Vegetation regions are geographical areas characterized by distinct plant communities. Community composition, determined primarily by climate (eg, temperature, precipitation, sunlight), may be affected by factors such as geology, soil composition and erosion, water drainage patterns and human interference. Each vegetation region supports a characteristic animal community which may affect its composition.
The main Vegetation Regions are the following.
Description: The trees are very tall and of a great variety of species. One rarely finds two trees of the same species growing close to one another. The vegetation is so dense that little light reaches the forest floor. Most of the plants are evergreen, not deciduous. The branches of the trees are festooned with vines.
Examples: The Amazon Basin in Brazil and the islands of Indonesia.
Mid-Latitude (deciduous) Forest
Description: Hardwood trees (e.g., beech, maple, oak, hickory) which are deciduous; that is, shed their leaves in the autumn. The number of different species is far more limited than in the jungle. Large stands dominated by a single species are common. Deer, raccoons, and salamanders are characteristic inhabitants.
Examples: New England and Northern Europe.
Description: An overlap area between coniferous (needle trees) and deciduous (broadleaf trees).
Examples: The Rocky Mountains and the area around Moscow, Russia.
Description: Colder parts of the mid-latitudes. Trees have needles and seed cones. Trees are evergreen.
Examples: Canada and Siberia, Russia.
Description: Trees in the chaparral are mostly oaks, both deciduous and evergreen - scrub oaks and shrubs like manzanita and the California lilac. All plants are adapted to drought by such mechanisms as waxy, waterproof coatings on their leaves.
Examples: Texas and Southern California.
Savanna (Tropical grassland)
Description: Tropical areas close to the equator. Mostly grasses with scattered trees and shrubs. Has a wet season and dry season. Wildfires are common.
Examples: Most of southern Africa and parts of Brazil.
Prairie (Temperate grassland)
Description: Two types, depending on rainfall: "tall grass" or "short grass". Cooler climates. Wildfires are common. Also are called "steppes".
Examples: Central Asia has steppes; the American Midwest is prairie.
Description: Cactus plants, specialized to store water. Cactus grow widely scattered due to little rain.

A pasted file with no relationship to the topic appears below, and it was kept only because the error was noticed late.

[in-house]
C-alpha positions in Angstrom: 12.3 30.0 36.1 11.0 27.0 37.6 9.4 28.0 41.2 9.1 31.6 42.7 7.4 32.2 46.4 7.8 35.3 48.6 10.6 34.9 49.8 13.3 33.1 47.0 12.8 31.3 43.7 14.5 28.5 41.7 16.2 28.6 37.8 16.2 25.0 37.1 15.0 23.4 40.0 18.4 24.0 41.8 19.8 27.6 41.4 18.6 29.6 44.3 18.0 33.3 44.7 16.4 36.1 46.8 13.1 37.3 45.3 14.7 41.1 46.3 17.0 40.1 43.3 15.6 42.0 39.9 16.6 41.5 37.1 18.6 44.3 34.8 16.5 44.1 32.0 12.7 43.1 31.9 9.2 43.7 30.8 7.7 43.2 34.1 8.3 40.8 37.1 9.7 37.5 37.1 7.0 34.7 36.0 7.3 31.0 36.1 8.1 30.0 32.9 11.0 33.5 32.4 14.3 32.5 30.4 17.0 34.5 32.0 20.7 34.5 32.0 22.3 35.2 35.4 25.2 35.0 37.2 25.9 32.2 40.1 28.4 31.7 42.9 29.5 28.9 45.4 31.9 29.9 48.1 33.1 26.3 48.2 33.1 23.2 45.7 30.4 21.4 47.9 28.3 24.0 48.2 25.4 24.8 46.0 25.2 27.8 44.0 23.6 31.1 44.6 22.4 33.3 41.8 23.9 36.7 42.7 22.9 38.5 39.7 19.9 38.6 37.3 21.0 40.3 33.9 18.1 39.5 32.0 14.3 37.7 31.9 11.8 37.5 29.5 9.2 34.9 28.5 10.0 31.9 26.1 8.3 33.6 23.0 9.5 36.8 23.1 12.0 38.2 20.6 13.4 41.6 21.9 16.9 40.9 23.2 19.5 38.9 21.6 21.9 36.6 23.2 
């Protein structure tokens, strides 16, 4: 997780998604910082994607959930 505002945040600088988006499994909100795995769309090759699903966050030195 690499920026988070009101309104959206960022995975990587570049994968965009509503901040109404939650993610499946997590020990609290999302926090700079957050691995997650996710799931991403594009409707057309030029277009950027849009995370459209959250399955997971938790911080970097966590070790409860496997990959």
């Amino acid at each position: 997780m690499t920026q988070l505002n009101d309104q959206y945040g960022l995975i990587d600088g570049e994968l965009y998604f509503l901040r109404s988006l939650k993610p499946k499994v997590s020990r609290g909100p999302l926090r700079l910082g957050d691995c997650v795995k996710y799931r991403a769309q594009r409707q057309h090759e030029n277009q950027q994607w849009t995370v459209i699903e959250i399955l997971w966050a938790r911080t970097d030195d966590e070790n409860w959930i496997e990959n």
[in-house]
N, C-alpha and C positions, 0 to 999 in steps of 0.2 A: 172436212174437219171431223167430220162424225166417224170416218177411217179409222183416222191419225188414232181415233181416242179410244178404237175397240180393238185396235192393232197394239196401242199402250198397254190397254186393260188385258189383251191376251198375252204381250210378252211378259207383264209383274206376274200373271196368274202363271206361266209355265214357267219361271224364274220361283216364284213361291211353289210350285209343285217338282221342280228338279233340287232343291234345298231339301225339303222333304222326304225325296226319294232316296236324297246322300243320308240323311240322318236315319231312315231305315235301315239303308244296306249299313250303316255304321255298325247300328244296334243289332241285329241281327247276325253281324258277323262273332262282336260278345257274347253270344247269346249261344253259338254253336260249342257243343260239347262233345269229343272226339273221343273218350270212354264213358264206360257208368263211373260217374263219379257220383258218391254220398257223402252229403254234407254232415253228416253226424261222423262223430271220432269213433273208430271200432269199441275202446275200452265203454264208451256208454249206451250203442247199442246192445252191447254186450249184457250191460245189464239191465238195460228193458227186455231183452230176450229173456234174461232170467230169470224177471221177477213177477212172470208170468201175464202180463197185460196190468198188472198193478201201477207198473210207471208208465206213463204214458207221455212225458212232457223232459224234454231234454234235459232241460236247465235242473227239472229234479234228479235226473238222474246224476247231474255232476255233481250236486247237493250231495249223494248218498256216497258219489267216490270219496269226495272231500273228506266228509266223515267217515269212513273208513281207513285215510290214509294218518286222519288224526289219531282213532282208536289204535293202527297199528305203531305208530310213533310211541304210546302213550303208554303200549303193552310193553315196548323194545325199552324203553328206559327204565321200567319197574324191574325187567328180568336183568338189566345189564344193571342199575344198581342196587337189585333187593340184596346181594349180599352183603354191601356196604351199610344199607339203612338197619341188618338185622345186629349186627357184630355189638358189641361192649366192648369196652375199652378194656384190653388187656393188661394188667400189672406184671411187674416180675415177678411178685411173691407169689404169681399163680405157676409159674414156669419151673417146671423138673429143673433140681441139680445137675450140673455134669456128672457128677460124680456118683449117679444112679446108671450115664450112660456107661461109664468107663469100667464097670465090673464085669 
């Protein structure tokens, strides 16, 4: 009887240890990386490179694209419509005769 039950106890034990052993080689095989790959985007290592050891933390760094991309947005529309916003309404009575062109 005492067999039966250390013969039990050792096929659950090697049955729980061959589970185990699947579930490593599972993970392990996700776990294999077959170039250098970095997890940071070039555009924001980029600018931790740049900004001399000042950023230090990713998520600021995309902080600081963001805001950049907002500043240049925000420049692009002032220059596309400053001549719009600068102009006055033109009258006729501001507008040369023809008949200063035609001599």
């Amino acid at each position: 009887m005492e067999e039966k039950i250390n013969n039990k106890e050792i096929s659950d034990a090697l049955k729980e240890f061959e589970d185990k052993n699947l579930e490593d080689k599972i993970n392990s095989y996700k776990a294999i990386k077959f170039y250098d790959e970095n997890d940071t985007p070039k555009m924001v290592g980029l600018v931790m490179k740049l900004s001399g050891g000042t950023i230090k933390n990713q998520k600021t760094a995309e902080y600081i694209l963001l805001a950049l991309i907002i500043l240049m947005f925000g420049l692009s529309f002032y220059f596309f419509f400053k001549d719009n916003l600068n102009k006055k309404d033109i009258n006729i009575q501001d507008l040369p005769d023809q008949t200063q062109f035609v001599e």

Examples: Arizona and parts of Pakistan.
Description: Pure desert - little or no plant life.
Examples: The Sahara in Africa and most of Saudi Arabia.
Description: Climate is always cold. No trees. Short growing season. Small plants, wildflowers, lichen (tiny, brightly colored plants). Permafrost under the soil.
Examples: Alaska, Iceland, Chukotka.
The coast of the Arctic Ocean and all peninsula Chukotka north of 59°N are covered by tundra vegetation. The Tundra Zone is subdivided into 2 subzones: typical Arctic tundra occurs along the coast of Ice Ocean and lichen tundra is the main zonal vegetation on Chukotka peninsula and the lower part of Anadyr River basin. Far Eastern sectors of Arctic Polar Desert Area and Arctic Tundra Area are differed from the rest of circum-Arctic zone by presence of so-called Beringian plant species, which are also common to Alaskan and Eastern Canadian sectors of Arctic zone.
The word tundra derives from the Finnish word for barren or treeless land. The tundra is the simplest biome in terms of species composition and food chains.
Vegetation: lichens, mosses, sedges, perennial forbs, and dwarfed shrubs, (often heaths, but also birches and willows).
The specific traits of tundra vegetation regions are: one-layer closed vegetation cover; predominance of perennial plants; high importance of dwarf shrubs; high importance of mosses and lichens; the lack of shrubs and trees. Most of typical tundra plants have the buds at a height lower than 20-30 cm above ground and presumably vegetative reproduction. All tundra plants are adapted to the short vegetative season and to the long daytime.
Tundra communities vary in composition depending on edaphic and climatic features of a site. The vegetation regions lying along the coast of the Northern Ocean are characterized by predominance of sedge and hearth tundra communities with Carex spp., Eriophorum vaginatum, Vaccinium uliginosum, Betula exilis and leafy mosses. On Chukotka peninsula sedge tundra communities are also important, but the role of lichen tundra communities with Cladina spp. and some ericatious dwarf shrubs increases.